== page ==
PENDLETON --- Over the past 12 years, 29-year-old Navy veteran Amanda Nicks engaged in extensive military training and earned two years of university credits prior to enlisting, but Monday, at Tri-County Technical College' summer commencement, she will receive her first degree at the first graduation ceremony she has attended.
But it won't be the last, said the Central resident, who is transferring to Clemson University this fall, where she will pursue a bachelor's degree and later a master's degree in architecture.
"This is a big deal for me," said Nicks, who was home schooled by her mother in Michigan, so she didn't attend a high school graduation and spent two years at Bopb Jones University studying interior design before dropping out to re-evaluate her life and career choices.
A year after being honorably discharged from the Navy, she decided to go back to college to prepare for her dream - architecture. "I thought I was just taking associate in science classes at Tri-County to prepare to transfer to Clemson but Stacey Frank, a psychology instructor and advisor for Tri-County's Student Veterans Association chapter, is the one who helped me figure out I could graduate with a degree. She pulled up my schedule in DegreeWorks and said you have to take two classes and you can graduate with a degree."
Although Nicks didn't take the traditional educational route, "I'm glad I went this road, it gave me life experiences I never would have gotten otherwise, networking opportunities and friends all over the country." She cherishes the camaraderie because "I'm not close to my family so my fellow veterans are important to me; they are my family. I'm grateful for Stacey; she is a friend for life and a fellow veteran, but most important, she is like family."
"I am so proud of Amanda for this accomplishment in her life. She worked really hard and earned this degree. I will be at her graduation to cheer her on. I also will be there to support her through her journey at Clemson and beyond," said Frank.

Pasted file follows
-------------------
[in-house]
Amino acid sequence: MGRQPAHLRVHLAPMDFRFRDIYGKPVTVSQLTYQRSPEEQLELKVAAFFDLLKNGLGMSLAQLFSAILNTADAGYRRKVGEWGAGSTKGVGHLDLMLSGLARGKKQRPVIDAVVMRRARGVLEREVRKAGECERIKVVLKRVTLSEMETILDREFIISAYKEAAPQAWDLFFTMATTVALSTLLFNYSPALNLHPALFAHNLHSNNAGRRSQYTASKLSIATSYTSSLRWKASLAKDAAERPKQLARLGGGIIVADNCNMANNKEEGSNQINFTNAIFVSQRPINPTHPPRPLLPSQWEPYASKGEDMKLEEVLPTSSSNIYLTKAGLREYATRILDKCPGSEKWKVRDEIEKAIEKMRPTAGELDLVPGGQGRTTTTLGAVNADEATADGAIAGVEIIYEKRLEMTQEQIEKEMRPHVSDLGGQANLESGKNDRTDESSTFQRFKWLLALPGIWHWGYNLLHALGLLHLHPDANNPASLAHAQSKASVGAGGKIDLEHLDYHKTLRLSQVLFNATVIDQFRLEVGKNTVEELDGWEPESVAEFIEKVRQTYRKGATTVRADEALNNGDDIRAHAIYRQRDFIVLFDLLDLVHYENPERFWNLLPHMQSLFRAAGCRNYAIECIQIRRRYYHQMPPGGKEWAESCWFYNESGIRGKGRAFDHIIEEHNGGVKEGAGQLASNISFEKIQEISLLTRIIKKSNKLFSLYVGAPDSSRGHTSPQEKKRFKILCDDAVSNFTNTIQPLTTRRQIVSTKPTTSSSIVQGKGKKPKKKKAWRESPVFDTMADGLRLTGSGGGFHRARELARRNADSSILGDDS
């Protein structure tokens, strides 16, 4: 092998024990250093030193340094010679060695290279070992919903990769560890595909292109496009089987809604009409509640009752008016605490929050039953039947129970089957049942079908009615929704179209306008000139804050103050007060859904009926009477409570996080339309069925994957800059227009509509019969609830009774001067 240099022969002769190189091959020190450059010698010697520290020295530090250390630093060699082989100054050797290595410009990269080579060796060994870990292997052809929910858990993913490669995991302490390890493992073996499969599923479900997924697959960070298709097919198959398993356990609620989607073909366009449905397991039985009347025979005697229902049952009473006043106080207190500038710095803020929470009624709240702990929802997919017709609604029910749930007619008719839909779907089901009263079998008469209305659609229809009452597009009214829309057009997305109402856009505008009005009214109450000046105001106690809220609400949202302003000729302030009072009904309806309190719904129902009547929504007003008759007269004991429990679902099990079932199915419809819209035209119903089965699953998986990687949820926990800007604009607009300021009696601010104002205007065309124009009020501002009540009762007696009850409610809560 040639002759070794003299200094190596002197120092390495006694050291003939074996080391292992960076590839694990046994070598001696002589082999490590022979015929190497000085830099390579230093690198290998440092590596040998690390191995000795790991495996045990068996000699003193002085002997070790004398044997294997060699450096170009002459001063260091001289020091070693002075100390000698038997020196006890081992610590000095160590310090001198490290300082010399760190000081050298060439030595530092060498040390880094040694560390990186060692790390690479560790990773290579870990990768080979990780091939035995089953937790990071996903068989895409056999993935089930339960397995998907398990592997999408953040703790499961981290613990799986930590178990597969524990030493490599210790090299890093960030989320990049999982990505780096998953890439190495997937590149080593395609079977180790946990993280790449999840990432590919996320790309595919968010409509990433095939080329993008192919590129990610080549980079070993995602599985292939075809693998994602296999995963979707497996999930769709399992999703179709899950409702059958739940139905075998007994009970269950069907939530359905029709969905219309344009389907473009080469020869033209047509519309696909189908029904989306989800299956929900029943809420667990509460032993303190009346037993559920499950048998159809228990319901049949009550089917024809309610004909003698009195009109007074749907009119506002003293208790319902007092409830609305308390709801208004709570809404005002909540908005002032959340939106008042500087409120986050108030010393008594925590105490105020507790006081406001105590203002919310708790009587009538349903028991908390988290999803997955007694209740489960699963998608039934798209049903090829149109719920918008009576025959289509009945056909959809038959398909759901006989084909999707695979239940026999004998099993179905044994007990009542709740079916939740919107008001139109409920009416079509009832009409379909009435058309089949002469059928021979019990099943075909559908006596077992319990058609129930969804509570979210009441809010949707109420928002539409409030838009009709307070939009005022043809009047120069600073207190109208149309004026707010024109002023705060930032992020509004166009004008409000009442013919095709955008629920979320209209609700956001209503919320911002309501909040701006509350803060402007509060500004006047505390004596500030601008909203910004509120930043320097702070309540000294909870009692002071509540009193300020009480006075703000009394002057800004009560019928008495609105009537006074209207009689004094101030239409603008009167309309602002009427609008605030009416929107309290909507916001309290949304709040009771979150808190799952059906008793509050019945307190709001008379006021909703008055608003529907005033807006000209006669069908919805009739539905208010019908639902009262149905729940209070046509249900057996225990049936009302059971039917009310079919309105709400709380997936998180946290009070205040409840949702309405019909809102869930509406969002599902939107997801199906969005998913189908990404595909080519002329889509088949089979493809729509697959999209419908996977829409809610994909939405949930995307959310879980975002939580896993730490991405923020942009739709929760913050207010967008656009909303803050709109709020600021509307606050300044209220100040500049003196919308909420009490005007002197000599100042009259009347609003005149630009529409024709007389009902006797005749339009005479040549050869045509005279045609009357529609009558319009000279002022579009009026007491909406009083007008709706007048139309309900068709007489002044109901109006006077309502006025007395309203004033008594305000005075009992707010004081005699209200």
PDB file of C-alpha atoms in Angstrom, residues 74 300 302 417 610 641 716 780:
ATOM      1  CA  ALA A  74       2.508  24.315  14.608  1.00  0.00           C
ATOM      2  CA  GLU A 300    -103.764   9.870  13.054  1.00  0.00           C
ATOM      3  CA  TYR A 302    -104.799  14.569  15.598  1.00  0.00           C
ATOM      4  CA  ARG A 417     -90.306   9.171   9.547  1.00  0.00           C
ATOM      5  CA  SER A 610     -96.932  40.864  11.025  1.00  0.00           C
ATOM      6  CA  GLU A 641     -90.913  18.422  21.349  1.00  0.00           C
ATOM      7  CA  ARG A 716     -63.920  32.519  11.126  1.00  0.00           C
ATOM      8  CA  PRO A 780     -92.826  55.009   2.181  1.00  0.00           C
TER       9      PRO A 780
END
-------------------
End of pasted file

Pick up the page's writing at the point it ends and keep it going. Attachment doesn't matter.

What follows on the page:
The two met in Patriots Place, a veterans center that opened in November 2013 on Tri-County's Pendleton Campus. Located in Anderson Hall, it serves as a one-stop shop for enrollment processes, resources and a place to study, hang out and talk.
"Patriots Place has been very important to me," said Nicks, who served as president of the Student Veterans Association chapter. "It's hard for veterans to assimilate into civilian life. We speak a different language and we see the world from a different perspective. At Tri-County, we share the same mindset, we're the same age, and we look out for each other. We know how to help each other if someone is having a bad day. Patriot's Place is our refuge," said Nicks, who was a work study in the center.
"When I left the military, I felt like I left my family but here at Tri-County, I again have my brothers and sisters, although in a different and new environment, all having each other's back as we navigate our new mission of college. It's not our biological families but they are equally as important," said Nicks, who left Michigan at age 17 to attend Bob Jones University. She wasn't happy, so she left to test the waters in the working world as a carpenter helping to build homes in The Cliffs in Greenville. Her next job was as a waitress. "I realized I was going nowhere fast unless I made some drastic changes," she said. She enlisted in the military and calls it "the best decision I ever made."
"In addition to maturing, I gained a lot of experience and I got to travel." She entered the military as an E3 because of her university credits and started out in Norfolk, VA, and later worked as a Master at Arms and dispatcher for fire and rescue in Chesapeake, Virginia. "It was there I learned to multi-task and to think on my feet," she said. She also manned the front desk for the commanding officer. After a stint in the Bahamas, she was promoted to an E-5 and accepted an assignment in Jacksonville, Florida, where she worked as a master at arms (military police) for the K-9 unit.
In 2014 her contract was up, and at the same time, budget cuts hit the military and she decided not to re-enlist.
She had lived in the Upstate during college and since Clemson was her goal, she moved to Central.
"I knew I wasn't ready academically so I entered Tri-County for transfer classes. She applied to Clemson but they wanted to see a full-time student record so she took a full load while managing a full-time job as a range safety officer for Sharp Shooters Gun Range in Greenville. She was accepted to Clemson the next semester.
"I want to have a family and go to college and pursue my dream of architecture," she said. Thanks to the military, her Tri-County tuition was paid for and she will graduate debt free. She bought her own home through a VA home loan and she has reunited with her younger brother and sister.
Nicks says she plans to enter the ROTC program at Clemson and with two years of service, along with her prior military service, she could enter as a commissioned officer and continue serving as a reserve officer while working as an architect.